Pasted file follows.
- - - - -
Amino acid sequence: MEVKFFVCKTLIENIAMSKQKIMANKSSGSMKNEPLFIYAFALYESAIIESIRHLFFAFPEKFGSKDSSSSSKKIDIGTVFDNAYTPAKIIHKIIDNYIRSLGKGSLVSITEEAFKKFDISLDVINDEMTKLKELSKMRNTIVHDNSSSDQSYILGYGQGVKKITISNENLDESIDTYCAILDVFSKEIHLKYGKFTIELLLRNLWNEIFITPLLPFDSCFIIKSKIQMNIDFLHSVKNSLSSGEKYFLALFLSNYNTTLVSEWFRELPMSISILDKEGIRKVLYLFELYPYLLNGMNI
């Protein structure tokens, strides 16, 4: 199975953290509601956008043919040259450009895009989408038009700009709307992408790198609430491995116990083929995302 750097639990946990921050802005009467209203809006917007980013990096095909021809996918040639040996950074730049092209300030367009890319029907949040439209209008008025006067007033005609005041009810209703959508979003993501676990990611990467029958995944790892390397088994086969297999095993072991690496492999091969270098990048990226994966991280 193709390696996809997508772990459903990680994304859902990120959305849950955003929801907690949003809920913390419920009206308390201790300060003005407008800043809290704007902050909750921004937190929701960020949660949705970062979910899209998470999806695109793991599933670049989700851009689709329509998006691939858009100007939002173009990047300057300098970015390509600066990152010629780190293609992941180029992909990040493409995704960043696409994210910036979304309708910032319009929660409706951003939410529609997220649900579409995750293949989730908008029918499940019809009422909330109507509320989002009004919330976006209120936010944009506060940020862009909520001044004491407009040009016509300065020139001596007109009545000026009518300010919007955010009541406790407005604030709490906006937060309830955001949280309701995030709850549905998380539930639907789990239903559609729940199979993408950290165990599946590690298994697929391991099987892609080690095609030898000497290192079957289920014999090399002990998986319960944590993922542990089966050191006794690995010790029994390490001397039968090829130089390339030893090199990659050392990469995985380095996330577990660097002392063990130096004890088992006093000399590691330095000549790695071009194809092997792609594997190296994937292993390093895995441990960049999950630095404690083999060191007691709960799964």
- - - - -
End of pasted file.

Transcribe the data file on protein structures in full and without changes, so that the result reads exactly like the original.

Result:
Amino acid sequence: MEVKFFVCKTLIENIAMSKQKIMANKSSGSMKNEPLFIYAFALYESAIIESIRHLFFAFPEKFGSKDSSSSSKKIDIGTVFDNAYTPAKIIHKIIDNYIRSLGKGSLVSITEEAFKKFDISLDVINDEMTKLKELSKMRNTIVHDNSSSDQSYILGYGQGVKKITISNENLDESIDTYCAILDVFSKEIHLKYGKFTIELLLRNLWNEIFITPLLPFDSCFIIKSKIQMNIDFLHSVKNSLSSGEKYFLALFLSNYNTTLVSEWFRELPMSISILDKEGIRKVLYLFELYPYLLNGMNI
């Protein structure tokens, strides 16, 4: 199975953290509601956008043919040259450009895009989408038009700009709307992408790198609430491995116990083929995302 750097639990946990921050802005009467209203809006917007980013990096095909021809996918040639040996950074730049092209300030367009890319029907949040439209209008008025006067007033005609005041009810209703959508979003993501676990990611990467029958995944790892390397088994086969297999095993072991690496492999091969270098990048990226994966991280 193709390696996809997508772990459903990680994304859902990120959305849950955003929801907690949003809920913390419920009206308390201790300060003005407008800043809290704007902050909750921004937190929701960020949660949705970062979910899209998470999806695109793991599933670049989700851009689709329509998006691939858009100007939002173009990047300057300098970015390509600066990152010629780190293609992941180029992909990040493409995704960043696409994210910036979304309708910032319009929660409706951003939410529609997220649900579409995750293949989730908008029918499940019809009422909330109507509320989002009004919330976006209120936010944009506060940020862009909520001044004491407009040009016509300065020139001596007109009545000026009518300010919007955010009541406790407005604030709490906006937060309830955001949280309701995030709850549905998380539930639907789990239903559609729940199979993408950290165990599946590690298994697929391991099987892609080690095609030898000497290192079957289920014999090399002990998986319960944590993922542990089966050191006794690995010790029994390490001397039968090829130089390339030893090199990659050392990469995985380095996330577990660097002392063990130096004890088992006093000399590691330095000549790695071009194809092997792609594997190296994937292993390093895995441990960049999950630095404690083999060191007691709960799964």